Surface charts show surface high and low pressure centers, fronts, wind directions, and are good for determining temperature advection. Surface Weather: Advection Surface
Red circle: Warm advection. Winds bringing warmer air from the south. Blue circle: Cold advection. Winds bringing cooler air from the north. Surface Temperature: Fronts Surface
Cold front is easy to discern: strong temperature gradient with warmer temperatures to the south. Forecasting Summary Guide Forecasting
1. NORTH AMERICA SURFACE MAP: What are the major weather features? What is the big picture? What air masses will I be concerned with? Any pending frontal passages? 2. SATELLITE: How are these major weather features moving? This gives you a quick impression of speed of these systems.
3. RADAR: Where is precipitation occurring? How intense are these systems? Forecasting Summary Guide Forecasting
4. METAR OBSERVATIONS: What is happening locally? What happened last night and today? Link with what you see here with what you would expect to happen based on your conceptual models developed for the weather features you have identified in items #1,#2, and #3. 5. CLIMATOLOGY: What is normal? What are the extremes/records typically experienced? Will any of the weather features identified in the previous questions allow the approach of extremes or will they be typically normal? 6. LOCAL STATION MODEL OBSERVATIONS: Begin to focus more on the small scale? How fast are nearby fronts moving? Any other interesting temperature, wind, or moisture patterns they will impact your forecast? Forecasting Summary Guide Forecasting
7. (LECTURES 7 and 8) UPPER LEVEL FLOW: Now we need to link the upper air weather flow pattern to the surface weather features? Is the upper air flow zonal or meridional? Is your location downstream or upstream of a upper air trof or ridge? Is it likely that there will be upper air divergence or convergence? What does all this mean for the strengthening or weakening of any surface features? Moreover, how will this intensity change, if any, alter the magnitude and timing of the surface forecast parameters? Identify large scale temperature and moisture advection? Jet stream position? Forecasting Summary Guide Forecasting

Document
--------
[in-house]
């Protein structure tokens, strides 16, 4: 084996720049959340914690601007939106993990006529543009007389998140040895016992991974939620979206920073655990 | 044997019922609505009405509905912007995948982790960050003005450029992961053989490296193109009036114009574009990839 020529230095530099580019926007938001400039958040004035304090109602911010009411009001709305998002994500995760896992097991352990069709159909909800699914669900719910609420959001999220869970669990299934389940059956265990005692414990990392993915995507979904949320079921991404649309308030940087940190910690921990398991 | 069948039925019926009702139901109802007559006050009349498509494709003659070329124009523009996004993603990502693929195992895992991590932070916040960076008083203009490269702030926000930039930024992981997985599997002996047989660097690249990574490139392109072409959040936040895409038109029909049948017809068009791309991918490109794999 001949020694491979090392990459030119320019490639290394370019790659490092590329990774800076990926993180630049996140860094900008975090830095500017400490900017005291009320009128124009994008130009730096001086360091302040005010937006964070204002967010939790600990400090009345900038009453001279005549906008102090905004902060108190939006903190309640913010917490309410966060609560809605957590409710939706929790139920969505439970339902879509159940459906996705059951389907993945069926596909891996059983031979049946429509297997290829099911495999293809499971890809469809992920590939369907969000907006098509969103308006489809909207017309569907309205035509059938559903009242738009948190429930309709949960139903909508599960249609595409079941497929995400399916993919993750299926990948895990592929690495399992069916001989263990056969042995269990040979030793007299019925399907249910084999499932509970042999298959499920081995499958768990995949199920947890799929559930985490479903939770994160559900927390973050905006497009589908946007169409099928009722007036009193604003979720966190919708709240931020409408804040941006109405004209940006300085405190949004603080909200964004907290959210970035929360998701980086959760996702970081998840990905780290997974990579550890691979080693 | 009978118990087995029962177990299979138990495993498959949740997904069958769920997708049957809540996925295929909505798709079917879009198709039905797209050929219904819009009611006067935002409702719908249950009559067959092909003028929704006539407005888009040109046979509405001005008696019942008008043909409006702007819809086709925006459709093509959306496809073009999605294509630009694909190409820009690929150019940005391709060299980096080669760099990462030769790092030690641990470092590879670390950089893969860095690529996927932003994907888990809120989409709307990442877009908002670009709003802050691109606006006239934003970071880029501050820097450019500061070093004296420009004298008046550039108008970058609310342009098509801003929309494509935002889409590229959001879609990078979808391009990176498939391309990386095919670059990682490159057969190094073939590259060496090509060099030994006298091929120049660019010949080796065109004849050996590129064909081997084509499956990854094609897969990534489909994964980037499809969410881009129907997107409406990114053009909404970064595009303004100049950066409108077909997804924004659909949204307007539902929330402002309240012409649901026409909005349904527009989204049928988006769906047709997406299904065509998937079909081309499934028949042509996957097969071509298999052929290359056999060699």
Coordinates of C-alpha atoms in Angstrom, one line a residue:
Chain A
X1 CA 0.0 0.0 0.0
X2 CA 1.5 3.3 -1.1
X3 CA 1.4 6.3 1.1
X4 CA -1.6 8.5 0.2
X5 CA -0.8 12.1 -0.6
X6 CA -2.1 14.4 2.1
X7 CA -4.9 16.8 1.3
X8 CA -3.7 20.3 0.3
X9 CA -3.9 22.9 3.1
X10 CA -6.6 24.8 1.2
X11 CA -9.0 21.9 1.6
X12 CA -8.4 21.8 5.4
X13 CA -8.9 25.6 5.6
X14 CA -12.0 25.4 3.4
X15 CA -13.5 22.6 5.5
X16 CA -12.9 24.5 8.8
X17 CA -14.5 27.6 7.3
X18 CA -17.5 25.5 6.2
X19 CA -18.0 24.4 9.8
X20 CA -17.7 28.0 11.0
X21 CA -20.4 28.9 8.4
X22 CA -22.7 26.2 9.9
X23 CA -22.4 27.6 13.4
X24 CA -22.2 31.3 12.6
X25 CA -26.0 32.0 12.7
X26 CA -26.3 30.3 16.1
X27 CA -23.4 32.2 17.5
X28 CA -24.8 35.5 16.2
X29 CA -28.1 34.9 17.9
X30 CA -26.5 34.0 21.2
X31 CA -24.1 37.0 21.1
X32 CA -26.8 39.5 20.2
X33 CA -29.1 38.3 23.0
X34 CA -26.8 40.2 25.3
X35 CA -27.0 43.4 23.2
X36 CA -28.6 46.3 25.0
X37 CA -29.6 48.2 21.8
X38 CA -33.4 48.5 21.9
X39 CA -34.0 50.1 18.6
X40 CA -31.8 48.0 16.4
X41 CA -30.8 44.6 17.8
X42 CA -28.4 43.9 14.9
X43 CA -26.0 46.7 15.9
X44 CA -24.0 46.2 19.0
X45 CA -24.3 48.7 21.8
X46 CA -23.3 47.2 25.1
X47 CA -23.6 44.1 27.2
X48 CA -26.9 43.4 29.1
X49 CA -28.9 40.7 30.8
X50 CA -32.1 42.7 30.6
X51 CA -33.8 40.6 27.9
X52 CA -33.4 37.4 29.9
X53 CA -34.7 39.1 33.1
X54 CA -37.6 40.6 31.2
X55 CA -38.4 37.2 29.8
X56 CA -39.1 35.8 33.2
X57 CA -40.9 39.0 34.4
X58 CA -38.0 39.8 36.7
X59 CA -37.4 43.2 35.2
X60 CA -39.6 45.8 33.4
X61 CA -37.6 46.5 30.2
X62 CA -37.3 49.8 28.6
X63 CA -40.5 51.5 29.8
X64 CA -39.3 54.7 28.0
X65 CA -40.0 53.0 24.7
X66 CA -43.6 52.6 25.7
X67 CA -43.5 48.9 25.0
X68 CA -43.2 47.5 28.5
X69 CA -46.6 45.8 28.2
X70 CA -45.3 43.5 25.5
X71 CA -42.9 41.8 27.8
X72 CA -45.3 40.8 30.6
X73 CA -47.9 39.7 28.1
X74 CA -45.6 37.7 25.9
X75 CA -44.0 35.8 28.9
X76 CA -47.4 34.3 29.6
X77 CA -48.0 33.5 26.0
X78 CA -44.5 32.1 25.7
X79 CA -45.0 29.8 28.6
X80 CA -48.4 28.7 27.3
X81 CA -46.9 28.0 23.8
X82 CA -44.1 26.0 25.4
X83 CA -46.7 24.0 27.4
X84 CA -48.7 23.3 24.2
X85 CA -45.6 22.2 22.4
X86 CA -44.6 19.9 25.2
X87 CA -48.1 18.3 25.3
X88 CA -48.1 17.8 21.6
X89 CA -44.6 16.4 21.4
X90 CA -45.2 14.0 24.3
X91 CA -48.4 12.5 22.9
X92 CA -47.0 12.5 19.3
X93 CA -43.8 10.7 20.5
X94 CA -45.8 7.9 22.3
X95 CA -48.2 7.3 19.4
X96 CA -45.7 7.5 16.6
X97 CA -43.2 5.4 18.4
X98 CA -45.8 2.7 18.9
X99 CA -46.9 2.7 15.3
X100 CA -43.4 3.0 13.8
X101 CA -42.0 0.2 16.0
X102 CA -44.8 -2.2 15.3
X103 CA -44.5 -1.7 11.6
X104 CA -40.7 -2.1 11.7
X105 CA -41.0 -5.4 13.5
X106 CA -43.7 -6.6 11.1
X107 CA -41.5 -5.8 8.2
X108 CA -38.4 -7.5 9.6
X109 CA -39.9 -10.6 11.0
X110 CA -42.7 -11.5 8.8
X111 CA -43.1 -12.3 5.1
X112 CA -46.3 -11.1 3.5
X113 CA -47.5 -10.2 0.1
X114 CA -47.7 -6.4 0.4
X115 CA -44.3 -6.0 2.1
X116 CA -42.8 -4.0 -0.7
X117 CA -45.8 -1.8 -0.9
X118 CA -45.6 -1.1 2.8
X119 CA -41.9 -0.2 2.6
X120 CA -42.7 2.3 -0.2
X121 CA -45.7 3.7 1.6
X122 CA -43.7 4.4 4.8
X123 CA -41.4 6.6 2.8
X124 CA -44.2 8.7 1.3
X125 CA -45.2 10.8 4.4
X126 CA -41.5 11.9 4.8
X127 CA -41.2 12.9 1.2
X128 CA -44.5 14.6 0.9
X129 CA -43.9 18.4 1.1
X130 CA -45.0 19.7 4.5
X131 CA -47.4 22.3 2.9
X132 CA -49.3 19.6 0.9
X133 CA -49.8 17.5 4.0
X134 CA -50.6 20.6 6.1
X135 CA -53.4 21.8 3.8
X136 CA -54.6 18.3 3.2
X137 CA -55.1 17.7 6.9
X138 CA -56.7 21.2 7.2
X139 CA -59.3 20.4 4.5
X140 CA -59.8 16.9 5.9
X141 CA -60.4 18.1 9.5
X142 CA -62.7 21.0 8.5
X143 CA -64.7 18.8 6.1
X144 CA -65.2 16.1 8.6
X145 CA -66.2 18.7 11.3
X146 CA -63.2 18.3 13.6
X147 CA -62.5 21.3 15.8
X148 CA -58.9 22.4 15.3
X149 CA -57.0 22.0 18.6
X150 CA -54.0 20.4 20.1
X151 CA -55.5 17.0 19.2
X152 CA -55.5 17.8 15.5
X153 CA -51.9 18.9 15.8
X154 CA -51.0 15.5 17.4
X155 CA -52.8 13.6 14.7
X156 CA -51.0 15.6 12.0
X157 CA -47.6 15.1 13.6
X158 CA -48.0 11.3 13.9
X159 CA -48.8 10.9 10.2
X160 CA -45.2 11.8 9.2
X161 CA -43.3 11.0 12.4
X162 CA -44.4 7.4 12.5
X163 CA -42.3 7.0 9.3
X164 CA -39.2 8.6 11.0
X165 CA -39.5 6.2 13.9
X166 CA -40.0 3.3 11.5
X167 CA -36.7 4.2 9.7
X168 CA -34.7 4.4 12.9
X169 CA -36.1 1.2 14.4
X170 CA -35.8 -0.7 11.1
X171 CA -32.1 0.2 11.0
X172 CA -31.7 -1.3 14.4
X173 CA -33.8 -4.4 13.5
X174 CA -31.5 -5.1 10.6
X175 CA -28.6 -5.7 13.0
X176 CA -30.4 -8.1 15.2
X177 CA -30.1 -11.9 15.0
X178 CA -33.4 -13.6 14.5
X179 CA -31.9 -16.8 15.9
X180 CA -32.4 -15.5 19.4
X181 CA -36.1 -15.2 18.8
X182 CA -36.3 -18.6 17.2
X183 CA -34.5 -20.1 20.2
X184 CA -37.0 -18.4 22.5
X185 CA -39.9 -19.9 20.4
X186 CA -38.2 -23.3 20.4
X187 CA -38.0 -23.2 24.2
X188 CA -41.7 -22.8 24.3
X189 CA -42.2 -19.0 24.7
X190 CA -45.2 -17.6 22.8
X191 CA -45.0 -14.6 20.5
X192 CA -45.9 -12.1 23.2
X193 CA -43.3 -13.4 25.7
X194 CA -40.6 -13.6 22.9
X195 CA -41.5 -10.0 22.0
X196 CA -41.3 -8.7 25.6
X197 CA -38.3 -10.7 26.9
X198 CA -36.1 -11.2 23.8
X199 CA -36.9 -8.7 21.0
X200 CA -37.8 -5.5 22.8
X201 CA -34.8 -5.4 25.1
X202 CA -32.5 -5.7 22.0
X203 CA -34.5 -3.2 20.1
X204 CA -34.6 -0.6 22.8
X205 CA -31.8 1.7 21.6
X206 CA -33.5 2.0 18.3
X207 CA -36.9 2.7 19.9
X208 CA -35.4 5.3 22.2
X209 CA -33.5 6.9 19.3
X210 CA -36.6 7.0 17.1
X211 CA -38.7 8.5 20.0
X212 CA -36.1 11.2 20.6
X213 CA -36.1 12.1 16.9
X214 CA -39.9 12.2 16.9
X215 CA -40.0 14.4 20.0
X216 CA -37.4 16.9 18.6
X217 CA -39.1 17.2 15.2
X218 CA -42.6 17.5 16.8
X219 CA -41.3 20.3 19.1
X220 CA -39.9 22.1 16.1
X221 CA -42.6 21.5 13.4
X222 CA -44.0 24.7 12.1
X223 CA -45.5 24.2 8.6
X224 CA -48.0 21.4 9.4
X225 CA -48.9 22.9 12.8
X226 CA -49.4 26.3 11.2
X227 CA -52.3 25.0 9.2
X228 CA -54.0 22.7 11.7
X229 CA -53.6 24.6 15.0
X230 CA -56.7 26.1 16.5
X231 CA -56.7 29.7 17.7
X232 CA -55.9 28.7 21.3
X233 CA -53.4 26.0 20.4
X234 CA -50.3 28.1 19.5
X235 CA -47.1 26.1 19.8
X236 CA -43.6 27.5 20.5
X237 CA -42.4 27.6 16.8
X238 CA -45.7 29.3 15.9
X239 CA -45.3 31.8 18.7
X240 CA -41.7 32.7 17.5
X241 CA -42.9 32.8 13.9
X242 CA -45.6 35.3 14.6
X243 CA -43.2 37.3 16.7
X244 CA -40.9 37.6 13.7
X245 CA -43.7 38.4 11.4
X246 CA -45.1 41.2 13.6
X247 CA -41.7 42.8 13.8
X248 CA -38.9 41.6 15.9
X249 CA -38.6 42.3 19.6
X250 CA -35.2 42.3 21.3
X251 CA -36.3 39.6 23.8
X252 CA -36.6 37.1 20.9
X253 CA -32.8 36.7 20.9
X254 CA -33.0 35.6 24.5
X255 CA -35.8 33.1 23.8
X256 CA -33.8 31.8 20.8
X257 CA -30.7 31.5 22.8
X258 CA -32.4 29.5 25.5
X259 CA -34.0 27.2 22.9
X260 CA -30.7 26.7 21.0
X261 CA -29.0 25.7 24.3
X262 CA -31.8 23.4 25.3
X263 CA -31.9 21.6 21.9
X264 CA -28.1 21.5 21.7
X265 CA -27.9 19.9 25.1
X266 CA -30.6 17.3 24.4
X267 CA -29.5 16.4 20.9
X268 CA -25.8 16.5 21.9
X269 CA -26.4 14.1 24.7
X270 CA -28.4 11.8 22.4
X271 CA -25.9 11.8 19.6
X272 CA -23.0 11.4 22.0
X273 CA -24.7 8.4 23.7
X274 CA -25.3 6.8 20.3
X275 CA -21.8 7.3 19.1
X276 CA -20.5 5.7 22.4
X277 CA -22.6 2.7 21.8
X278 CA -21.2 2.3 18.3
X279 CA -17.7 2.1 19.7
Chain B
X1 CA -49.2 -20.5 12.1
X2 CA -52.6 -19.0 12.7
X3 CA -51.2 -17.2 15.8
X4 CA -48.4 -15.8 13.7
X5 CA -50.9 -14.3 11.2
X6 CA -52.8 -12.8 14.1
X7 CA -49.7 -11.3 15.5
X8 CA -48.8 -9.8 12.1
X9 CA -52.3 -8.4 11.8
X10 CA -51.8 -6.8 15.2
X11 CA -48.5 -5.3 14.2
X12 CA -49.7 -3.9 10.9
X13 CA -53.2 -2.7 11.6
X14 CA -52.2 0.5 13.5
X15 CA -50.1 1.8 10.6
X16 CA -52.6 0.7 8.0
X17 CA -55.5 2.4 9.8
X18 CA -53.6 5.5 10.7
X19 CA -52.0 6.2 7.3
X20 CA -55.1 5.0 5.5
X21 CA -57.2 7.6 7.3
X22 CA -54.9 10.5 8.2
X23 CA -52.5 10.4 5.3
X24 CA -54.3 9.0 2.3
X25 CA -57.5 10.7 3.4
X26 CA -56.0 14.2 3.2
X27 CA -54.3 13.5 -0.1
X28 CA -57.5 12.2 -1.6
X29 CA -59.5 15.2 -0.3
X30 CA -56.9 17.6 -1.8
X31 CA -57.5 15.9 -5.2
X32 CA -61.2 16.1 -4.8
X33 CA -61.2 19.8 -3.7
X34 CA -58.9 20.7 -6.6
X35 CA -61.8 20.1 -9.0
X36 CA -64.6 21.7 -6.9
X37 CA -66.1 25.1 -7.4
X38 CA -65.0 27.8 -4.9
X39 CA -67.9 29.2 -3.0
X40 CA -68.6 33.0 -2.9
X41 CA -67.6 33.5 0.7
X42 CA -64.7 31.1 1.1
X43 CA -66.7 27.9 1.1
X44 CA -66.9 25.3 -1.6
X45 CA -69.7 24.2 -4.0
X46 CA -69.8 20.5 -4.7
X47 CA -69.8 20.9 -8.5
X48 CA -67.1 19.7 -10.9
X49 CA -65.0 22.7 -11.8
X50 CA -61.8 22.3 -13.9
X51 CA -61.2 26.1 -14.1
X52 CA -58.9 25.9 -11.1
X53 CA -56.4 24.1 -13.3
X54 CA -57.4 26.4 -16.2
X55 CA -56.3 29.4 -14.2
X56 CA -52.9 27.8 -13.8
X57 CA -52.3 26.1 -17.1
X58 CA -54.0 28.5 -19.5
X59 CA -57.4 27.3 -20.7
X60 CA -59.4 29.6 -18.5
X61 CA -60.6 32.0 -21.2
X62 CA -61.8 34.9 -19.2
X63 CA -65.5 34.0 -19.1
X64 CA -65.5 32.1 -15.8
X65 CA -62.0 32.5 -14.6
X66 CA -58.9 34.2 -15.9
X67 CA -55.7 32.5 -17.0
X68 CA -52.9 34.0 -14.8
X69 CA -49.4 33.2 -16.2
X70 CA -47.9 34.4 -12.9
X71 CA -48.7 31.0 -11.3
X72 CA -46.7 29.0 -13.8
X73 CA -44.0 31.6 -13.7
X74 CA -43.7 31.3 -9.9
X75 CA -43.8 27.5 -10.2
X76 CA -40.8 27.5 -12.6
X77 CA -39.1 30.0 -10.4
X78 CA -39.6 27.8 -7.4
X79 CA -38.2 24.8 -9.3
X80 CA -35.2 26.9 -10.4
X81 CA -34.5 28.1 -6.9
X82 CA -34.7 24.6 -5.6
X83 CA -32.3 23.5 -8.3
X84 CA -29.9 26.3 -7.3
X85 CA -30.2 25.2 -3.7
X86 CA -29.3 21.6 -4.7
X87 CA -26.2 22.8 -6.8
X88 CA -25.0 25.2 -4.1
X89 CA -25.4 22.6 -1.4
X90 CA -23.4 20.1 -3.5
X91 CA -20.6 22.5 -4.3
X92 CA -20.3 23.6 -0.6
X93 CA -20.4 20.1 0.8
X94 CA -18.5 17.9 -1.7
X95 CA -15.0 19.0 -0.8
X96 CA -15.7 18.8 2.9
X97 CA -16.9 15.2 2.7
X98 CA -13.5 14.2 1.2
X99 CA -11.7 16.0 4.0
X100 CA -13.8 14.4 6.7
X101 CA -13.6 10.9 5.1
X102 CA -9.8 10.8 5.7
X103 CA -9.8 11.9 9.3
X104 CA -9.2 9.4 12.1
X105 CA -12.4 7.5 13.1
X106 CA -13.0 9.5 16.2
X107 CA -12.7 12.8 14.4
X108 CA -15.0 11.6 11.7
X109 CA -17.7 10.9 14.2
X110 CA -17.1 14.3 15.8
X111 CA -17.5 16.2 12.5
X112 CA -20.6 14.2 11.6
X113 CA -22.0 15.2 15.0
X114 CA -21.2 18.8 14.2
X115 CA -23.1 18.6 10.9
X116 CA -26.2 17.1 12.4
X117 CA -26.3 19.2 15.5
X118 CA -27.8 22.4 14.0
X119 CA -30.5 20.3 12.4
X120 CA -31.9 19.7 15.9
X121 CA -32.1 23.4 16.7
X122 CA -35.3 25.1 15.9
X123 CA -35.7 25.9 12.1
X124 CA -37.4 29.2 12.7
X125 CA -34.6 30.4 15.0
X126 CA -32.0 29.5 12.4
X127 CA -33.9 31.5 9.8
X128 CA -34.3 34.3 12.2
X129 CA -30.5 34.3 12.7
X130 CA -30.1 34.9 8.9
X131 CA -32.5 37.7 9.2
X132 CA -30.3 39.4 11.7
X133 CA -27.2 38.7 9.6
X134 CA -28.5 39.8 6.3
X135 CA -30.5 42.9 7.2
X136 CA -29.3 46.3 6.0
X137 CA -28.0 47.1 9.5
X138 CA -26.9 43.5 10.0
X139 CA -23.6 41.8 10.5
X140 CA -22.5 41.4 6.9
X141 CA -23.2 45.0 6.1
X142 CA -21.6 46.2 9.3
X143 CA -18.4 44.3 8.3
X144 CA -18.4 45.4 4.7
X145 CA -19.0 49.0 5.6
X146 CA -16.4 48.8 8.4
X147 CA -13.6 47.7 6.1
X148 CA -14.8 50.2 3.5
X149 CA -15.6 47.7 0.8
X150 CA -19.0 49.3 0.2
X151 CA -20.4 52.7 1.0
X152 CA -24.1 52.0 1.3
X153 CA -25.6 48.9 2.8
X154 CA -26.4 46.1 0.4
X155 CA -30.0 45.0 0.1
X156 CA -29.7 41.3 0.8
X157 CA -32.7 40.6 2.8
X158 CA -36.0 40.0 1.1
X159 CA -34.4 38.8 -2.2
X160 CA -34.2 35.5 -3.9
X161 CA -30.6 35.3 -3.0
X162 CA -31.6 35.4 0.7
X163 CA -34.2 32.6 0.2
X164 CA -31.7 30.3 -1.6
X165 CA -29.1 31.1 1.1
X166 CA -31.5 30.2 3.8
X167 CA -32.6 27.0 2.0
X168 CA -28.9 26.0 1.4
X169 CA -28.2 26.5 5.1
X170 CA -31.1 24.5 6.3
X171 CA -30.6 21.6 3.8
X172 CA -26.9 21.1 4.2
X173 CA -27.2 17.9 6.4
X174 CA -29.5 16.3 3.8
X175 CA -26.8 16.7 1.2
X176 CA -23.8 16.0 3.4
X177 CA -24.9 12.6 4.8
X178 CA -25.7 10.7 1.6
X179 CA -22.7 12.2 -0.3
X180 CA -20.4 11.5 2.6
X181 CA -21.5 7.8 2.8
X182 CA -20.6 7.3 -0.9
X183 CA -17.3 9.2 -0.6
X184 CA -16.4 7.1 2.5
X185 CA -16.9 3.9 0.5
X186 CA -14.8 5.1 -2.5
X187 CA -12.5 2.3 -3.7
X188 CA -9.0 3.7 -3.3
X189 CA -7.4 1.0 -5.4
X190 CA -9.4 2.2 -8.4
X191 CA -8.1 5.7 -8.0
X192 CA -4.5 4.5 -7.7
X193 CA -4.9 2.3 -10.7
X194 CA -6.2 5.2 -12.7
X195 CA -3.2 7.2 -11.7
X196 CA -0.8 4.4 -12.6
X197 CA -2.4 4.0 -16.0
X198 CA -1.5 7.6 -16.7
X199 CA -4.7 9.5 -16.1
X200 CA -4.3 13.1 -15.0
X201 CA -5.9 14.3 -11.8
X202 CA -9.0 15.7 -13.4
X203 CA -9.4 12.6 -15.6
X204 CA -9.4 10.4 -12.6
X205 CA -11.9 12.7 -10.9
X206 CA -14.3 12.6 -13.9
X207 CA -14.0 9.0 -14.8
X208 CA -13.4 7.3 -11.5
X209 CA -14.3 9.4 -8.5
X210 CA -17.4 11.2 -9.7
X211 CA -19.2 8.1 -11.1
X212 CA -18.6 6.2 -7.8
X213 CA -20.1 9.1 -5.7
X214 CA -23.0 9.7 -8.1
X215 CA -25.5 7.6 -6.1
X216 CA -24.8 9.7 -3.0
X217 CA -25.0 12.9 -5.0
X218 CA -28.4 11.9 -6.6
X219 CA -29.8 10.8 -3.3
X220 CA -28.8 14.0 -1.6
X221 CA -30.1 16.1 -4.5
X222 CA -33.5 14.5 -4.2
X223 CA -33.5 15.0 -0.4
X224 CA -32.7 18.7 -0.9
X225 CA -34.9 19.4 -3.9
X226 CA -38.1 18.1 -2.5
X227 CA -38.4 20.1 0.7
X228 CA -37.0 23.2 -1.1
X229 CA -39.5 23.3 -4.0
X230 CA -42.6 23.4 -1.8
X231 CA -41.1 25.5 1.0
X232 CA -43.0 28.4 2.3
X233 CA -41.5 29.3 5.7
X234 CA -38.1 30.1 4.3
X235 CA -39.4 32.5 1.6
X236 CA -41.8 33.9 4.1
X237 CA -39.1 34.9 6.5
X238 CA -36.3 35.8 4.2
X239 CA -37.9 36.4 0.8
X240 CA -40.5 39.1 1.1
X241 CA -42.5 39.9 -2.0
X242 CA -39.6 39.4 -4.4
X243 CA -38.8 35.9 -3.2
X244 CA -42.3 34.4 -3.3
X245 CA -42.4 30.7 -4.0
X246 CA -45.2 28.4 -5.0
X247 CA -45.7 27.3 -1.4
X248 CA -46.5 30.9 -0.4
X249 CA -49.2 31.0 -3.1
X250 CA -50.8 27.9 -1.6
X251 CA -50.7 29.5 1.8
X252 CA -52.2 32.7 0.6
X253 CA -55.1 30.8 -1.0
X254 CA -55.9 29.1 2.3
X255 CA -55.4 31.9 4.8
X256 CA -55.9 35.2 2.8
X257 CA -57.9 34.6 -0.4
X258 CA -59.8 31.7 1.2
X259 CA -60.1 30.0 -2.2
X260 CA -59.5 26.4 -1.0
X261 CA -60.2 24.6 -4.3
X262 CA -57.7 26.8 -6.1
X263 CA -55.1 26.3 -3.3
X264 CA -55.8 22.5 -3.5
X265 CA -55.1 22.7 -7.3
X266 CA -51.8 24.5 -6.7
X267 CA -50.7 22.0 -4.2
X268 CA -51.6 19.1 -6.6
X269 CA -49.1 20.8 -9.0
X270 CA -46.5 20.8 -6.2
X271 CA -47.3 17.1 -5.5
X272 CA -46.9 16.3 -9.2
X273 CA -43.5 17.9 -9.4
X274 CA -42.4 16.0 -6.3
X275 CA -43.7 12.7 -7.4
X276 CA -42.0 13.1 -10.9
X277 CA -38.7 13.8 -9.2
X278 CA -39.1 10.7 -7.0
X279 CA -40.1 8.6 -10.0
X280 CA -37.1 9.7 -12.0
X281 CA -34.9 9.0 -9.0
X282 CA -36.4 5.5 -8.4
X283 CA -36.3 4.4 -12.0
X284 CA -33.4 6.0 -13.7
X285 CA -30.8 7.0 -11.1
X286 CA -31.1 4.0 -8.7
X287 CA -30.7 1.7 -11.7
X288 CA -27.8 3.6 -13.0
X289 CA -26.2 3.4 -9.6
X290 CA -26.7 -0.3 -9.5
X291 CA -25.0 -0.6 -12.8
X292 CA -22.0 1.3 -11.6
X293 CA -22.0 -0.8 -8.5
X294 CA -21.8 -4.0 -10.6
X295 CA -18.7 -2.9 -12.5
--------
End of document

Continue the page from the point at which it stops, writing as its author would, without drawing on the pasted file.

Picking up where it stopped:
8. LOCAL EFFECTS: How will topography affect this forecast? Near mountains, big lakes, the ocean, in a valley, downtown? Downsloping vs Upsloping? 9. NUMERICAL MODEL OUTPUT: Now that you have an idea of the future weather for a forecast region after looking at a number of tools, what do the numerical models say will happen? Are you close? If so, great! If not, decide what you are missing by focusing on each forecasted parameter that is in question and what factors in turn affect that parameter. After thoroughly checking your forecast, if in your own mind you still can not rationalize the difference, stick to your guns! Models are often wrong! 10. MOS NUMBERS: Look at more specific model information from MOS and grid point data. Adjust these numbers depending on how your assessment of things compared with what the models had to say. High Temperature Forecasting High Three primary factors: ADVECTION
Warm advection results in temperature rises Cold advection results in temperature falls Even advection above the surface can affect surface Even temperatures. temperatures. ADIABATIC WARMING / COOLING (will leave until later) DIABATIC WARMING / COOLING … Diabatic Effects Diabatic Factors affecting incoming solar radiation: Cloud cover